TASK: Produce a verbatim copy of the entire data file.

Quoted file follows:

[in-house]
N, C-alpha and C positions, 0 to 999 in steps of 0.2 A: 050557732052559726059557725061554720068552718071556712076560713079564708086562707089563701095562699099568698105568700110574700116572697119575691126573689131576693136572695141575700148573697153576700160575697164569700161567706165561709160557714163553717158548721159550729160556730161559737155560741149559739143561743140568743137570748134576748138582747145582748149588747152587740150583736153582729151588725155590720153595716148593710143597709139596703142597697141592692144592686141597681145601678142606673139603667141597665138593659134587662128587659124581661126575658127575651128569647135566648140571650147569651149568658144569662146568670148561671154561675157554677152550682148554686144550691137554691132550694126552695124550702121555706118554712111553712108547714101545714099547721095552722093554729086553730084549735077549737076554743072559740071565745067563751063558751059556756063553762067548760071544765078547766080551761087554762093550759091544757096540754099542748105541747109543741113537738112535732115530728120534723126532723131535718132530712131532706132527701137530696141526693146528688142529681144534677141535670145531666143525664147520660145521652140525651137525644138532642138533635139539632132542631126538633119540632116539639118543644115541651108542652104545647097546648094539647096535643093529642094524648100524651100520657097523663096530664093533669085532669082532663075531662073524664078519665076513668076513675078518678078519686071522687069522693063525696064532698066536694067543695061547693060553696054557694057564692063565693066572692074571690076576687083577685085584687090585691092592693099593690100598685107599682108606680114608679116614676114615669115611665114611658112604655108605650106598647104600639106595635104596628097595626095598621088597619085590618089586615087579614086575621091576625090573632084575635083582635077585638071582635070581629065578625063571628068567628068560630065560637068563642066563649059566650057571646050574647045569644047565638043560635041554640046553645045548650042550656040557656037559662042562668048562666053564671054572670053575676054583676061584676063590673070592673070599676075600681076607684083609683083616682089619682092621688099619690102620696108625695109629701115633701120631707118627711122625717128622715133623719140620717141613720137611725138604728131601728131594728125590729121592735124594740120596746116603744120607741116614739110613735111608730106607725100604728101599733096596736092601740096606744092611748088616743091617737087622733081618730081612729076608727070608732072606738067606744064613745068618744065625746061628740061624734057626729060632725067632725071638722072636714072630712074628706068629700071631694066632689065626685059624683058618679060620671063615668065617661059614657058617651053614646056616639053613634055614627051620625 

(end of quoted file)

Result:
[in-house]
N, C-alpha and C positions, 0 to 999 in steps of 0.2 A: 050557732052559726059557725061554720068552718071556712076560713079564708086562707089563701095562699099568698105568700110574700116572697119575691126573689131576693136572695141575700148573697153576700160575697164569700161567706165561709160557714163553717158548721159550729160556730161559737155560741149559739143561743140568743137570748134576748138582747145582748149588747152587740150583736153582729151588725155590720153595716148593710143597709139596703142597697141592692144592686141597681145601678142606673139603667141597665138593659134587662128587659124581661126575658127575651128569647135566648140571650147569651149568658144569662146568670148561671154561675157554677152550682148554686144550691137554691132550694126552695124550702121555706118554712111553712108547714101545714099547721095552722093554729086553730084549735077549737076554743072559740071565745067563751063558751059556756063553762067548760071544765078547766080551761087554762093550759091544757096540754099542748105541747109543741113537738112535732115530728120534723126532723131535718132530712131532706132527701137530696141526693146528688142529681144534677141535670145531666143525664147520660145521652140525651137525644138532642138533635139539632132542631126538633119540632116539639118543644115541651108542652104545647097546648094539647096535643093529642094524648100524651100520657097523663096530664093533669085532669082532663075531662073524664078519665076513668076513675078518678078519686071522687069522693063525696064532698066536694067543695061547693060553696054557694057564692063565693066572692074571690076576687083577685085584687090585691092592693099593690100598685107599682108606680114608679116614676114615669115611665114611658112604655108605650106598647104600639106595635104596628097595626095598621088597619085590618089586615087579614086575621091576625090573632084575635083582635077585638071582635070581629065578625063571628068567628068560630065560637068563642066563649059566650057571646050574647045569644047565638043560635041554640046553645045548650042550656040557656037559662042562668048562666053564671054572670053575676054583676061584676063590673070592673070599676075600681076607684083609683083616682089619682092621688099619690102620696108625695109629701115633701120631707118627711122625717128622715133623719140620717141613720137611725138604728131601728131594728125590729121592735124594740120596746116603744120607741116614739110613735111608730106607725100604728101599733096596736092601740096606744092611748088616743091617737087622733081618730081612729076608727070608732072606738067606744064613745068618744065625746061628740061624734057626729060632725067632725071638722072636714072630712074628706068629700071631694066632689065626685059624683058618679060620671063615668065617661059614657058617651053614646056616639053613634055614627051620625 